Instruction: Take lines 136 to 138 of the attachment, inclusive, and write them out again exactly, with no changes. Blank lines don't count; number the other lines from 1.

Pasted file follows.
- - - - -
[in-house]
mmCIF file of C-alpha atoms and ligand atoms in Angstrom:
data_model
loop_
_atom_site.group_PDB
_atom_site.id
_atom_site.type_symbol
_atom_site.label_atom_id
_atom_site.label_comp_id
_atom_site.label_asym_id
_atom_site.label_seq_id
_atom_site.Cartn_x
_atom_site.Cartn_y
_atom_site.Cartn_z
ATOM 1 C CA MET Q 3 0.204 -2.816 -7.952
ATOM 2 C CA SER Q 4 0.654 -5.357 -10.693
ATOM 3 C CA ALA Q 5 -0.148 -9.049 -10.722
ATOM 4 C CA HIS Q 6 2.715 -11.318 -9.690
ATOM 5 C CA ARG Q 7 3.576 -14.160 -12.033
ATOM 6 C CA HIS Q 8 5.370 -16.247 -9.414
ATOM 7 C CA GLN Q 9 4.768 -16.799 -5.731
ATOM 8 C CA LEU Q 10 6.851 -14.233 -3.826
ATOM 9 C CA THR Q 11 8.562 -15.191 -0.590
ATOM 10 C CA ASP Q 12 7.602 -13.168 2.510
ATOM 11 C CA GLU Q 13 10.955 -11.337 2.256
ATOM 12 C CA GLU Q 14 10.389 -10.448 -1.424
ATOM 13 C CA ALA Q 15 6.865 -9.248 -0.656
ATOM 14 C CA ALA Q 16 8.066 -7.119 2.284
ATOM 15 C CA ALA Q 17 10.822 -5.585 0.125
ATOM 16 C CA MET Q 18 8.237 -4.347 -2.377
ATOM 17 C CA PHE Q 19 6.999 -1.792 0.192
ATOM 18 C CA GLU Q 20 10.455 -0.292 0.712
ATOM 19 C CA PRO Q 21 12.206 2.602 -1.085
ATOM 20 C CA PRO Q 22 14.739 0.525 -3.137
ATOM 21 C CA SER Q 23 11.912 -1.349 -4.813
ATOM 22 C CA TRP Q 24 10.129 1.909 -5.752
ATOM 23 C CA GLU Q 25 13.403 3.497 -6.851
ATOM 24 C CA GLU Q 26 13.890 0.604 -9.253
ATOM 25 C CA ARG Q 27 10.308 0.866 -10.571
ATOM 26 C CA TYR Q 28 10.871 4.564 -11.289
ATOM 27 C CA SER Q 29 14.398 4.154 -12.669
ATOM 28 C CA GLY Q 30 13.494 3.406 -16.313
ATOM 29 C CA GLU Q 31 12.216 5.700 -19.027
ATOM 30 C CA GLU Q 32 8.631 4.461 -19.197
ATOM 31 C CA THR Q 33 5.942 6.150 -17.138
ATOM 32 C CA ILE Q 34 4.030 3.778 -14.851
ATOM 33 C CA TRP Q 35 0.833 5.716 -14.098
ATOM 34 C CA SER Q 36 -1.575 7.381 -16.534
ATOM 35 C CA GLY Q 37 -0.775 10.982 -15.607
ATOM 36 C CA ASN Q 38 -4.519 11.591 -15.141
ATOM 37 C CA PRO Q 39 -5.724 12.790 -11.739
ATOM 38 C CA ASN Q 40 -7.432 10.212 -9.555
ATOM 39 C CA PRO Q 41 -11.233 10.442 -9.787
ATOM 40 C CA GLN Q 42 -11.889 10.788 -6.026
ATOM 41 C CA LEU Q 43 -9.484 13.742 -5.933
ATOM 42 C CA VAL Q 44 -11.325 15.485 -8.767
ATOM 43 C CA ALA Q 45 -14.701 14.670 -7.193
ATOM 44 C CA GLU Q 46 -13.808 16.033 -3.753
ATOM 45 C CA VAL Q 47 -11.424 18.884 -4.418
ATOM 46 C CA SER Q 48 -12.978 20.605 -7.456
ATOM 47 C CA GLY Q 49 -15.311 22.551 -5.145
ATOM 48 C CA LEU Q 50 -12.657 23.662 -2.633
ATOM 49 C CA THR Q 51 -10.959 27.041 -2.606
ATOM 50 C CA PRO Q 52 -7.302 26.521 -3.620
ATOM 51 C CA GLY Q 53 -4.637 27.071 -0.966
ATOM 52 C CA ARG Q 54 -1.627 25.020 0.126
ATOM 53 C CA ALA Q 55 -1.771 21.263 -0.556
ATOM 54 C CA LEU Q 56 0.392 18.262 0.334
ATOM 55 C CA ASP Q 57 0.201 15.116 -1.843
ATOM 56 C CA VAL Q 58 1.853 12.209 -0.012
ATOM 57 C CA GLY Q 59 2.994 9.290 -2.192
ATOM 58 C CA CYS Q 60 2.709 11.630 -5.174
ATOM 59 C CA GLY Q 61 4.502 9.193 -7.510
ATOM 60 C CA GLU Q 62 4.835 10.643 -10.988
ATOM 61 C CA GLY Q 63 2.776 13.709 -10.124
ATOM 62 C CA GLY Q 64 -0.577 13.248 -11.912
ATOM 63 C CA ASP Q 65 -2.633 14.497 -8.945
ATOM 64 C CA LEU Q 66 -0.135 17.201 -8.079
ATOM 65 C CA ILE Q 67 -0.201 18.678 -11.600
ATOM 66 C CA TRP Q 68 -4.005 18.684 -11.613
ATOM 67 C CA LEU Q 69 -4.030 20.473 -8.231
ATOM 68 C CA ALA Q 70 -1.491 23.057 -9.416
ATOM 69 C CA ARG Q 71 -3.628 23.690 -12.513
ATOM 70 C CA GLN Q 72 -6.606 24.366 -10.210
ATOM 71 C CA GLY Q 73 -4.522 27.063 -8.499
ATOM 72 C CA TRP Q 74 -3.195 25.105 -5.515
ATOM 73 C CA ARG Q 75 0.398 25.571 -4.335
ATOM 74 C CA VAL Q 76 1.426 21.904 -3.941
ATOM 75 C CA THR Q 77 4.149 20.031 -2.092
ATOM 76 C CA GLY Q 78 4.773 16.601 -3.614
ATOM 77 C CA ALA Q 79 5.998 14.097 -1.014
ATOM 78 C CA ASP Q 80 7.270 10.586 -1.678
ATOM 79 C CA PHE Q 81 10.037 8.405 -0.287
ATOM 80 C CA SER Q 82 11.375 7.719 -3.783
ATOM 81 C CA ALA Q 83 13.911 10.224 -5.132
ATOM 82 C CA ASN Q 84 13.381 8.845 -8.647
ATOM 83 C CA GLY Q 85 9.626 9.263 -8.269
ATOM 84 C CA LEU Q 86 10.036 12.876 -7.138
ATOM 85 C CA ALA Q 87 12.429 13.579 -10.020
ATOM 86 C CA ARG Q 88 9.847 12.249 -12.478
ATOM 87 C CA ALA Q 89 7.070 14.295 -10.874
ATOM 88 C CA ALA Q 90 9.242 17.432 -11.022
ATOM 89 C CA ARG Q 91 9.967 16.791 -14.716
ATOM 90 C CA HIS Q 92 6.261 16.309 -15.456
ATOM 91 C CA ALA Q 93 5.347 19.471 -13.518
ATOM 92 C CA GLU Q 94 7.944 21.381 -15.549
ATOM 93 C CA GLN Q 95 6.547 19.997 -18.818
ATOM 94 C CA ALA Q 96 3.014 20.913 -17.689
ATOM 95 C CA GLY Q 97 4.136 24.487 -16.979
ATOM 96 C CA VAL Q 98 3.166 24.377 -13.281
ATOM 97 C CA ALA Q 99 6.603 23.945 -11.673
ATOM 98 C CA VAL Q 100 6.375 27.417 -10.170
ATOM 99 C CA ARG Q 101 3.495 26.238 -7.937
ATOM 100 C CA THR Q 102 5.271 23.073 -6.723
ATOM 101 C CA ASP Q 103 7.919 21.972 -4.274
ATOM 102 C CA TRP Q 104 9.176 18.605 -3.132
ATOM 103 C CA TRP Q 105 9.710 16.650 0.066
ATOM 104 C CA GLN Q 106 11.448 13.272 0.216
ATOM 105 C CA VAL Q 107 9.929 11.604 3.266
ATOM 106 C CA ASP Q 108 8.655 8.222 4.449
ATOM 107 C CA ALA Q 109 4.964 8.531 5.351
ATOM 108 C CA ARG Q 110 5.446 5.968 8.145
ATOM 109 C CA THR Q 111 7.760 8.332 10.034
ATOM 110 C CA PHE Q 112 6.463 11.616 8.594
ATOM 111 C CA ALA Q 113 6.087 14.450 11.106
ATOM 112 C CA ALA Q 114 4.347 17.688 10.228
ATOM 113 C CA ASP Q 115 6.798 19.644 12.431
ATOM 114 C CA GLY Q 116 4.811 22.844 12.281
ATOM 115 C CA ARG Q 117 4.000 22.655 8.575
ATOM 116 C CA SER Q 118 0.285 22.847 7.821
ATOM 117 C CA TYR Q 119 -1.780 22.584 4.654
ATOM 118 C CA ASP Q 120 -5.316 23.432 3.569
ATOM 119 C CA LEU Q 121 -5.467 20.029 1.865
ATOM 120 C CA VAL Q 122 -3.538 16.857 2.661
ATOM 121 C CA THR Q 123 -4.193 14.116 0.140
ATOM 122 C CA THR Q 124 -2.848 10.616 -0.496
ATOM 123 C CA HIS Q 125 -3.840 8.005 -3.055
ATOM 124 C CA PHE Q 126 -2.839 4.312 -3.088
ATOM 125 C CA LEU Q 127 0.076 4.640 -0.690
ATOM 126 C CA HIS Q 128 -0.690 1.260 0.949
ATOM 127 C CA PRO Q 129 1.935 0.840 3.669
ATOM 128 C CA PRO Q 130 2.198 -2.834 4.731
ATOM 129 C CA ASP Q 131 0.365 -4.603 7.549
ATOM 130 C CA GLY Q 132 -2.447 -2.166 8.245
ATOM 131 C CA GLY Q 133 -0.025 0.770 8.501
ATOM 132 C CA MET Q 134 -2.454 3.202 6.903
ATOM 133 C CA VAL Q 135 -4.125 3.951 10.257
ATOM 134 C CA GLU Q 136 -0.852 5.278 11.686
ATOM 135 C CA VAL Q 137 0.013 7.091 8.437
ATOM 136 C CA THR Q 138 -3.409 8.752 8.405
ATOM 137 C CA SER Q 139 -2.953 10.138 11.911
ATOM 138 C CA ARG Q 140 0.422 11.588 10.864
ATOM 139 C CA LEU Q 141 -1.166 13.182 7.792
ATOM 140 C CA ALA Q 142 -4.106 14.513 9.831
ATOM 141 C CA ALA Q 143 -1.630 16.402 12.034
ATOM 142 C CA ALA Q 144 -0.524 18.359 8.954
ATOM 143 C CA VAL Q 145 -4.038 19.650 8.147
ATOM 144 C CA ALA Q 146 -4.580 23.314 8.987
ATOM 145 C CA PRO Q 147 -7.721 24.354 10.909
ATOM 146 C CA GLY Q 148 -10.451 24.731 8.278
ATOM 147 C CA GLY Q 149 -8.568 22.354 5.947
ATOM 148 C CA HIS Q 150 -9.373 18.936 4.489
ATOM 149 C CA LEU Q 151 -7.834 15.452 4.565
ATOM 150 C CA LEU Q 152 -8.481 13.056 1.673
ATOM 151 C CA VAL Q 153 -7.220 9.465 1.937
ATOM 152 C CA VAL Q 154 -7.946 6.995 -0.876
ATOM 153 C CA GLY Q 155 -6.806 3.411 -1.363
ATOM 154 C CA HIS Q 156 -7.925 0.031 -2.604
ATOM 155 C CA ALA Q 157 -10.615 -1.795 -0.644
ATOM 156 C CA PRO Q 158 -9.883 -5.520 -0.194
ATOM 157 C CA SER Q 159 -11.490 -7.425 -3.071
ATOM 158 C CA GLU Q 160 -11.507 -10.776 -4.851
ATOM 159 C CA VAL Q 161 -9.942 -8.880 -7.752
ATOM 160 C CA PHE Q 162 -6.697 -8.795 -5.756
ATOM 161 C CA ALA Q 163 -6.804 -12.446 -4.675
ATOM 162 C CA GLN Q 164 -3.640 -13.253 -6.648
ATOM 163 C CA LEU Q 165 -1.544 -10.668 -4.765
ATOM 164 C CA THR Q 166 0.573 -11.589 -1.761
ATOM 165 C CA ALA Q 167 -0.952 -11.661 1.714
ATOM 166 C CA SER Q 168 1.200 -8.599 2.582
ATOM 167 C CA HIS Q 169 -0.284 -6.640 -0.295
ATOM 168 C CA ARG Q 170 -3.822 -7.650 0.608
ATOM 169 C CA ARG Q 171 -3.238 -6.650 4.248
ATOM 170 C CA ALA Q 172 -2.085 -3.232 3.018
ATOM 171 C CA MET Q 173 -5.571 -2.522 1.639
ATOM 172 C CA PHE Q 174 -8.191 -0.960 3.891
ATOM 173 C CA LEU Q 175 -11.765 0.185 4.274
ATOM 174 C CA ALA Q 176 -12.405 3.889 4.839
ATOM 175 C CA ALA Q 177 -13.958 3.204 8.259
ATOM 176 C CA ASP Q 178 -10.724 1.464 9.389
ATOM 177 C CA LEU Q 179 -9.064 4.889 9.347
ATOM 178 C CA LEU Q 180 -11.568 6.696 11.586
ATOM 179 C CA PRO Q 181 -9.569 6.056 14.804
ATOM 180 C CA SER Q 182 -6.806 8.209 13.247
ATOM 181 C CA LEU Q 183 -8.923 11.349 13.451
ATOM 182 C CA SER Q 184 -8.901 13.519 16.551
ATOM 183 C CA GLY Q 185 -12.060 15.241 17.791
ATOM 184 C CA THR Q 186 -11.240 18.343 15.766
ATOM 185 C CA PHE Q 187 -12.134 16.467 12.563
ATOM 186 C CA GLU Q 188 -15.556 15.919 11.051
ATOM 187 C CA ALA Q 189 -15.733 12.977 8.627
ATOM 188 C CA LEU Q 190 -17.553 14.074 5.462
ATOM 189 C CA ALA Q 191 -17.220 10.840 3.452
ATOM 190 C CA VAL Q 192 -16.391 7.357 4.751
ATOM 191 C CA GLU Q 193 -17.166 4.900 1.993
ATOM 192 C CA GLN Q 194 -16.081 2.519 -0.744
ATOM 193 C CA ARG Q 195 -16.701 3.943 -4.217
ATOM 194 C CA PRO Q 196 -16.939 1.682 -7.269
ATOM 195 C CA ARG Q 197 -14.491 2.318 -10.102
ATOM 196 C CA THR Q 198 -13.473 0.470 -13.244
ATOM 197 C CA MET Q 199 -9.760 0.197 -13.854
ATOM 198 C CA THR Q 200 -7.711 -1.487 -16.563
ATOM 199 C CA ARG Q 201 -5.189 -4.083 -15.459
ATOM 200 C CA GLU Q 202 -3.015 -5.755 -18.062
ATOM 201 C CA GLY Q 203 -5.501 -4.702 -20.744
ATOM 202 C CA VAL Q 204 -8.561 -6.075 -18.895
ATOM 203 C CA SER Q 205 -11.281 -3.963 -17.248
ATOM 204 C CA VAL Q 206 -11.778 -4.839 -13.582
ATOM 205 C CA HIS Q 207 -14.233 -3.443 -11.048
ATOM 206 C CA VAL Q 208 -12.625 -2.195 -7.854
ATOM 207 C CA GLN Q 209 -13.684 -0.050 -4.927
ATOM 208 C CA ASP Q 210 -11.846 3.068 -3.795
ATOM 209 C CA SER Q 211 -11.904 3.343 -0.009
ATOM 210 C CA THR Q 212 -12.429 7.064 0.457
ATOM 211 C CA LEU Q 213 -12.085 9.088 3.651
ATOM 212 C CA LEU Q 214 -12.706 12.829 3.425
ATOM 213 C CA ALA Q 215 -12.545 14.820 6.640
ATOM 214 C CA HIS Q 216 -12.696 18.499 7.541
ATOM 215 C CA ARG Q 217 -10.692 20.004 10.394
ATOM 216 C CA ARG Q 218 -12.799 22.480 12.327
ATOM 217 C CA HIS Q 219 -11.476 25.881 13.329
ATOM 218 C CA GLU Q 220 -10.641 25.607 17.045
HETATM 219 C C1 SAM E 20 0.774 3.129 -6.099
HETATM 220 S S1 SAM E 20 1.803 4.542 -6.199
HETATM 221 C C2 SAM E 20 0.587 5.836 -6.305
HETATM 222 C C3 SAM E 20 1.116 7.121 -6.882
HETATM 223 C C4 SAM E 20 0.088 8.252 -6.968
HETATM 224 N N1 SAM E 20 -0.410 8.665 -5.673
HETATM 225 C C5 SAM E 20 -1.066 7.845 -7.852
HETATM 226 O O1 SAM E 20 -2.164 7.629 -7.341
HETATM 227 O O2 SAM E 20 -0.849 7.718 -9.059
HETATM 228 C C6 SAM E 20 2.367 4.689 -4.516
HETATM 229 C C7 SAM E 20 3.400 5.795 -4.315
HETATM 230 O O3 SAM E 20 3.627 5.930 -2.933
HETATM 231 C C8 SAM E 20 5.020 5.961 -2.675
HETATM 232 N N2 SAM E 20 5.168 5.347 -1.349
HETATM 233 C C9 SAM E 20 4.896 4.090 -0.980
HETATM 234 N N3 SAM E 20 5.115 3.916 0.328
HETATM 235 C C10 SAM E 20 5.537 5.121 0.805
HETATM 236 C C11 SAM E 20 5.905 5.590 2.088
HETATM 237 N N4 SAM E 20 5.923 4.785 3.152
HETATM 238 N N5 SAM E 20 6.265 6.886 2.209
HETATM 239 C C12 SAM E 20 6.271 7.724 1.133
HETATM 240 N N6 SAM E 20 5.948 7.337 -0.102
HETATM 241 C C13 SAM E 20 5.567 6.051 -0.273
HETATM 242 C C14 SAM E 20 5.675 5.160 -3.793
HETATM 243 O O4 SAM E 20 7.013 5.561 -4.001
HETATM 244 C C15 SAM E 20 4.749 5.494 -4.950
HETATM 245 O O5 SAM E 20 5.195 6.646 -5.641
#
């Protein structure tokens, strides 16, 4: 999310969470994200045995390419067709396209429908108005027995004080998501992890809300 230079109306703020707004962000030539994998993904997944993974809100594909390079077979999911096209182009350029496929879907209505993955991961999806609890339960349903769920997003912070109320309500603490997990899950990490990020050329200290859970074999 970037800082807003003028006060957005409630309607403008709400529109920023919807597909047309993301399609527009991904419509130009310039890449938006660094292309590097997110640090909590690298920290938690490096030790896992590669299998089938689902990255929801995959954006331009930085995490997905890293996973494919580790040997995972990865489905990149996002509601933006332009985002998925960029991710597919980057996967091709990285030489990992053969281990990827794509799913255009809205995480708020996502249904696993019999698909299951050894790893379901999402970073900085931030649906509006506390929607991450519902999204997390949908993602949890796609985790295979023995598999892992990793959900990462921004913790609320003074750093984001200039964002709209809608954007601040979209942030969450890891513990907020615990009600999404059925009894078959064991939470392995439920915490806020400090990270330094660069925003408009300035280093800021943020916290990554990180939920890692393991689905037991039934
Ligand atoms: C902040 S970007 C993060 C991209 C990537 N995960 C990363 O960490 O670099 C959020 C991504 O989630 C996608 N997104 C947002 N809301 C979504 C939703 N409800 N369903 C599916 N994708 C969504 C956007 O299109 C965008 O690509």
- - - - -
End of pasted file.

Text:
ATOM 122 C CA THR Q 124 -2.848 10.616 -0.496
ATOM 123 C CA HIS Q 125 -3.840 8.005 -3.055
ATOM 124 C CA PHE Q 126 -2.839 4.312 -3.088